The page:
Stéphane Brizé’s En Guerre (At War), released in France in 2018 and in the United States this July, tells the story a car factory closing in Agen, a small company town in the southwest of France. In this grim and painfully realistic dramatization, viewers witness many of the predictable and formulaic features of corporate industrial relocation, combined with the impending specter of joblessness that looms over the community in question. North American audiences will see many parallels between this film and accounts like Julia Reichert’s documentaries The Last Truck: Closing of a GM Plant (2009) and American Factory (2019), Amy Goldstein’s award-winning non-fiction book Janesville (2017), and the voluminous recent coverage of GM closures in Detroit-Hamtramck and Lordstown. The uncertain future of the Nissan Sunderland plant in the Northeast of England provides a similar reminder of the present and ongoing turbulence created by transitions in the auto industry. In this context, En Guerre represents a useful instructional tool, yet from a cinematic standpoint it leaves little room for novelty or surprise.
In the tale in question, German-owned Perrin Industries calls on workers to accept a scheme that would reduce their incomes by paying them for thirty-five hours but requiring them to work forty hours and forego bonuses for the next five years. Despite state subsidies to remain in Agen, Perrin decides two years later that the facility is no longer competitive. While local management offers platitudes like “we’re all in this together,” the company initiates plans to close the plant, displacing its 1,100 workers. Union leader Laurent Amédéo, a robust and salty family-man played by Vincent Lindon, leads workers in a lock-out, demanding a meeting with the Perrin CEO. Lindon, like many of the characters, bristles with intensity, conveying the gravity of what is at stake.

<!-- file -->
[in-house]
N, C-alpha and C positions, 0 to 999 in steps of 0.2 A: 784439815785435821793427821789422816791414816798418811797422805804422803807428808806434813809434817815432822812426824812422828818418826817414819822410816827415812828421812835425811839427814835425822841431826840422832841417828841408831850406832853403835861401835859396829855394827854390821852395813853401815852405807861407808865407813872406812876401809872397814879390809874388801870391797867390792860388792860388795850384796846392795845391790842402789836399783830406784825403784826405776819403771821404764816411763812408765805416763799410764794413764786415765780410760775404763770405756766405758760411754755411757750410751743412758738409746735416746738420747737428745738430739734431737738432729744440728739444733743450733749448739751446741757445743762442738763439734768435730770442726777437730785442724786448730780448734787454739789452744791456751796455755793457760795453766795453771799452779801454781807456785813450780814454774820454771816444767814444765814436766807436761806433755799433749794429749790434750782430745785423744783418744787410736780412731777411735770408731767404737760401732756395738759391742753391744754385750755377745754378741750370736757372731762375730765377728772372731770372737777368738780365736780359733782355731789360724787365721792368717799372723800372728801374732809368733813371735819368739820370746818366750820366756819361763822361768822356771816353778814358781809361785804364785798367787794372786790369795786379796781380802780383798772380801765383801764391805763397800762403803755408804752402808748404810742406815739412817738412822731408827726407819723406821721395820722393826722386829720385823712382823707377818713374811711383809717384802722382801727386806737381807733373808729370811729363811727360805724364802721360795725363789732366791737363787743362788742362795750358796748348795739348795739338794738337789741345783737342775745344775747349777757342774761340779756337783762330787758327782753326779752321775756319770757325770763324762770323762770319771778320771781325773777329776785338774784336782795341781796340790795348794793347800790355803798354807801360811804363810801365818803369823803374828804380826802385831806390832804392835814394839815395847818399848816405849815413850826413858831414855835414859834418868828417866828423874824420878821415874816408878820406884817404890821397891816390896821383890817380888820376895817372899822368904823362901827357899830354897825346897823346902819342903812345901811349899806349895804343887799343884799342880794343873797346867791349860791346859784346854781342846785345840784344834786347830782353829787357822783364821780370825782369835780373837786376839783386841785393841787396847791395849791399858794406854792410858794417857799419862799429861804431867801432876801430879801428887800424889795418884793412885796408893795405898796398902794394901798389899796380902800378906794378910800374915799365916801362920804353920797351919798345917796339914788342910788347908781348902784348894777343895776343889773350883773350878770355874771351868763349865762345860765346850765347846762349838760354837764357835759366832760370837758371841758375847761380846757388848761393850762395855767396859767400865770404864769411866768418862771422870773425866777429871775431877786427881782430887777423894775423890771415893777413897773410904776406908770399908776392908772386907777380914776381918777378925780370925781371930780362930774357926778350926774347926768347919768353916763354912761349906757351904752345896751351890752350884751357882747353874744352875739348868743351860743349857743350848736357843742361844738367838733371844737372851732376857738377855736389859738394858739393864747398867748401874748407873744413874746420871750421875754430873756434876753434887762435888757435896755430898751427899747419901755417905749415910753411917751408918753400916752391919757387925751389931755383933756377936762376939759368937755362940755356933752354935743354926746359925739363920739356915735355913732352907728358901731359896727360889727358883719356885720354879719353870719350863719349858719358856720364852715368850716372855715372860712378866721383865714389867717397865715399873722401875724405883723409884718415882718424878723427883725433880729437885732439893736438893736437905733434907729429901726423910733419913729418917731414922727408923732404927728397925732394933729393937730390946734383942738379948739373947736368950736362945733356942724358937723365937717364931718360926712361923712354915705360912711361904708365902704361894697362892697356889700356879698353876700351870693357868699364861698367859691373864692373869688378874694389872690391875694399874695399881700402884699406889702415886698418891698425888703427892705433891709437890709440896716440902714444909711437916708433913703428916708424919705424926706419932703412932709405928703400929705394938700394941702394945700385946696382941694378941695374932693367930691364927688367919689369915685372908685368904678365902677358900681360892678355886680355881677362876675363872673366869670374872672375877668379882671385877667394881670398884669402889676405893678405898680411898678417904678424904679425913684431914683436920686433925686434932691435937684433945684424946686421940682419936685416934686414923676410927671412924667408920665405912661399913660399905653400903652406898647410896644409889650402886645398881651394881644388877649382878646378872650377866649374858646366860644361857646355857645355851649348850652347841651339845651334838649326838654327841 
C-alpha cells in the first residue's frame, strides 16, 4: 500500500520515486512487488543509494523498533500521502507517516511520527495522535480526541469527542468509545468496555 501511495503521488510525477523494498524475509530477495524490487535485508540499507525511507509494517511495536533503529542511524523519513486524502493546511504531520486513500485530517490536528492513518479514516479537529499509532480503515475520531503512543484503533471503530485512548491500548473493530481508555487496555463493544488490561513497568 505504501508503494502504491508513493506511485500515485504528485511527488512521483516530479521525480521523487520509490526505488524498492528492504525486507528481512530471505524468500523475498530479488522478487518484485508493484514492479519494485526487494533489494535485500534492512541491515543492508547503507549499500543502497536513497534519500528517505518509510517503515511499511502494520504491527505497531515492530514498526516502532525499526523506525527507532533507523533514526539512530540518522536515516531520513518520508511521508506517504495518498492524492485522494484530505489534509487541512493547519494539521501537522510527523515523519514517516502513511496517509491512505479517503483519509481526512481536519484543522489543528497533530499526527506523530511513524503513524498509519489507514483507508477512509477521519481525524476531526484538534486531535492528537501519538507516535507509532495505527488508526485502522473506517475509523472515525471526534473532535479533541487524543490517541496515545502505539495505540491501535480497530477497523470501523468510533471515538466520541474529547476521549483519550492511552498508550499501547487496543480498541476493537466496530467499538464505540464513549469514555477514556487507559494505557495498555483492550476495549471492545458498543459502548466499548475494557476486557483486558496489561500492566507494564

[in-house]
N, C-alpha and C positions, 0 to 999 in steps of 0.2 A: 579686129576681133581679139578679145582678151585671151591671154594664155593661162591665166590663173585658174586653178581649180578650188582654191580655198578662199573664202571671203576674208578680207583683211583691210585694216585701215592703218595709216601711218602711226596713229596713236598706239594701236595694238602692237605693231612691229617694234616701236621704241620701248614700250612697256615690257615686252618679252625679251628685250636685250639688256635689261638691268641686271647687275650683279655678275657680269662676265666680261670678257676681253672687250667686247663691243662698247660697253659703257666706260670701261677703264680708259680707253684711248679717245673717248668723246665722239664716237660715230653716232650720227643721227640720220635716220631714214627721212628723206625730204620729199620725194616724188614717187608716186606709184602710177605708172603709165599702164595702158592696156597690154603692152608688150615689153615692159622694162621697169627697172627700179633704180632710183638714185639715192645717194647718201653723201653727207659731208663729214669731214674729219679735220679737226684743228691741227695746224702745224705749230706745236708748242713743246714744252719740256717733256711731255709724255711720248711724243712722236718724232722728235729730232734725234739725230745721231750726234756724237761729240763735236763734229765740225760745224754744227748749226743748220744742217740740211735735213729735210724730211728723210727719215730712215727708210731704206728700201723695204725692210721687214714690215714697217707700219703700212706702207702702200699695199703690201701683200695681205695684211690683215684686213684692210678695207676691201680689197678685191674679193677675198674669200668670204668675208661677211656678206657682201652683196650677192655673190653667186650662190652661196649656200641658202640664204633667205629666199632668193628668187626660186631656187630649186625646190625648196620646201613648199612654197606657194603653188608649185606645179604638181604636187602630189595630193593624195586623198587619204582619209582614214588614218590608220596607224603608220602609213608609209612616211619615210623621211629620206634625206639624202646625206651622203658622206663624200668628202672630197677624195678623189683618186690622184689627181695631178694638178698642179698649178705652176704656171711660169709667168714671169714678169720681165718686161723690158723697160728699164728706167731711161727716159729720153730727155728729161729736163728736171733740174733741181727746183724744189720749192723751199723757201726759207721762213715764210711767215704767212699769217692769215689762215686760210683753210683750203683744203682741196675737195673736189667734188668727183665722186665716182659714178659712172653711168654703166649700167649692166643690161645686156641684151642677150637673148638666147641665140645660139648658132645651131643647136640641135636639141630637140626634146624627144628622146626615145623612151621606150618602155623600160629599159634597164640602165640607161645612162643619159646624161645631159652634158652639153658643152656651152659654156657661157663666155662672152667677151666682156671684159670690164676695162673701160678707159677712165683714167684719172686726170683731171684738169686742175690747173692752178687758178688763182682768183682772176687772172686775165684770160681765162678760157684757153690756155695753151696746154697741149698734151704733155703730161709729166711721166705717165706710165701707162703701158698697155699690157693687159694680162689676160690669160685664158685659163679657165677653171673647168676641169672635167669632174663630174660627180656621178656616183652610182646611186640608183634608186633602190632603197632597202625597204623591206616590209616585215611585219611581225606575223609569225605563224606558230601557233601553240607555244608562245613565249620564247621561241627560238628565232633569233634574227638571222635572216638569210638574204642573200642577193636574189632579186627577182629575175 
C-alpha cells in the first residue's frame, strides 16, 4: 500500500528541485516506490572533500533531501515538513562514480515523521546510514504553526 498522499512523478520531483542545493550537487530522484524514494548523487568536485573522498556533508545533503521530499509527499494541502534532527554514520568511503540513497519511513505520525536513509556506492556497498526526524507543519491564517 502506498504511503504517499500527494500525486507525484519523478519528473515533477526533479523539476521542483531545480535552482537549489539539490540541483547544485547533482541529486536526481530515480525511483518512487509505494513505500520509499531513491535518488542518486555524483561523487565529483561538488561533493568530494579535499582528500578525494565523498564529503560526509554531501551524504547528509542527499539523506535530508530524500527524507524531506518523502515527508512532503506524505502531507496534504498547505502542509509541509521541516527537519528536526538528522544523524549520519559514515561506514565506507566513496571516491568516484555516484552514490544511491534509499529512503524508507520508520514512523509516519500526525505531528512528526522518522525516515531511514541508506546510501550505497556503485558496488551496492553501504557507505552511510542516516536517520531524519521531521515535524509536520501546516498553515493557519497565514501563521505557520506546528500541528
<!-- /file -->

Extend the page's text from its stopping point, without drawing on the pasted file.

The film focuses on the ensuing escalation of this conflict and the thwarted efforts of Amédéo and his comrades. When Amédéo visits company headquarters in Paris, young company officers tell him that the chairman will not see him and that he should return to Agen, but to “have a great day.” Government officials are sympathetic but assert that they cannot tell a company not to close with any legal authority. “We support you and your movement,” the workers, now obtaining a growing measure of media coverage, are told. At a meeting between the German CEO and the union, the executive exclaims that he loves France – “I own a house here!” – before coldly asserting that the workforce is not performing and that if there are no other jobs in Agen then perhaps they should consider moving elsewhere. When he is assaulted and bloodied by protesting workers, who flip his car as he leaves the premises, the movement to rescue the plant begins to unravel.
En Guerre explores the tough choices union officials and workers must make in the face of impending closures and the fractures in solidarity that threaten to emerge. Brizé probes these questions with vim and sympathy. But the film too often relies on familiar tropes of neo-liberal capitalism – like executives who explain that “refusing to see market realities is like demanding a whole new world” – that have been parodied in popular media since at least the collapse of Enron and even more since the 2008 financial crisis. No politician anywhere on the spectrum professes to be a fan of plant closures, even if some actively support the economic model that encourages them. Merely to critique the callousness of shareholder-driven corporate manufacturers that shift around production is, in 2019, somewhat shallow and banal. Most of the audience knows this already.